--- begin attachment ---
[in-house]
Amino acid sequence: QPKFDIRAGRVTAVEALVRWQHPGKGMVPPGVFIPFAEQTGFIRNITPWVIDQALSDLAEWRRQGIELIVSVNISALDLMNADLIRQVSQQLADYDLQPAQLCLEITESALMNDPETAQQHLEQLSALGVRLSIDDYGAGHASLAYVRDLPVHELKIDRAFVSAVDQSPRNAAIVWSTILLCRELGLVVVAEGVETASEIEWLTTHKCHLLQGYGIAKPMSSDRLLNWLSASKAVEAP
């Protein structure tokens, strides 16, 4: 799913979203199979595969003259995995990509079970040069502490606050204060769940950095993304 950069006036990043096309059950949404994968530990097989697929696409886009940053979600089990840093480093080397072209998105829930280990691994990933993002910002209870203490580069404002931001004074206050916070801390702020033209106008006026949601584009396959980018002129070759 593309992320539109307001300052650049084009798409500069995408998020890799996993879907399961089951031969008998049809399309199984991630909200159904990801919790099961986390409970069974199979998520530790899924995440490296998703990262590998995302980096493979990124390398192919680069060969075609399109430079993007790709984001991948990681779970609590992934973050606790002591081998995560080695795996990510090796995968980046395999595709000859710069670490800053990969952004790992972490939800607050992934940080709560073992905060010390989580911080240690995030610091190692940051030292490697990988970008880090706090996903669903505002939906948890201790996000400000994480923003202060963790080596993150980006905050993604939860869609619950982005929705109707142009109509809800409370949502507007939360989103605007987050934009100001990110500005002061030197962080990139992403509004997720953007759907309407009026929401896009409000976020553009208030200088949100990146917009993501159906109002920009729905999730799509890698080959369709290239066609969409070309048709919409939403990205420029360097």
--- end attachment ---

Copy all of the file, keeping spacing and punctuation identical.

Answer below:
[in-house]
Amino acid sequence: QPKFDIRAGRVTAVEALVRWQHPGKGMVPPGVFIPFAEQTGFIRNITPWVIDQALSDLAEWRRQGIELIVSVNISALDLMNADLIRQVSQQLADYDLQPAQLCLEITESALMNDPETAQQHLEQLSALGVRLSIDDYGAGHASLAYVRDLPVHELKIDRAFVSAVDQSPRNAAIVWSTILLCRELGLVVVAEGVETASEIEWLTTHKCHLLQGYGIAKPMSSDRLLNWLSASKAVEAP
């Protein structure tokens, strides 16, 4: 799913979203199979595969003259995995990509079970040069502490606050204060769940950095993304 950069006036990043096309059950949404994968530990097989697929696409886009940053979600089990840093480093080397072209998105829930280990691994990933993002910002209870203490580069404002931001004074206050916070801390702020033209106008006026949601584009396959980018002129070759 593309992320539109307001300052650049084009798409500069995408998020890799996993879907399961089951031969008998049809399309199984991630909200159904990801919790099961986390409970069974199979998520530790899924995440490296998703990262590998995302980096493979990124390398192919680069060969075609399109430079993007790709984001991948990681779970609590992934973050606790002591081998995560080695795996990510090796995968980046395999595709000859710069670490800053990969952004790992972490939800607050992934940080709560073992905060010390989580911080240690995030610091190692940051030292490697990988970008880090706090996903669903505002939906948890201790996000400000994480923003202060963790080596993150980006905050993604939860869609619950982005929705109707142009109509809800409370949502507007939360989103605007987050934009100001990110500005002061030197962080990139992403509004997720953007759907309407009026929401896009409000976020553009208030200088949100990146917009993501159906109002920009729905999730799509890698080959369709290239066609969409070309048709919409939403990205420029360097």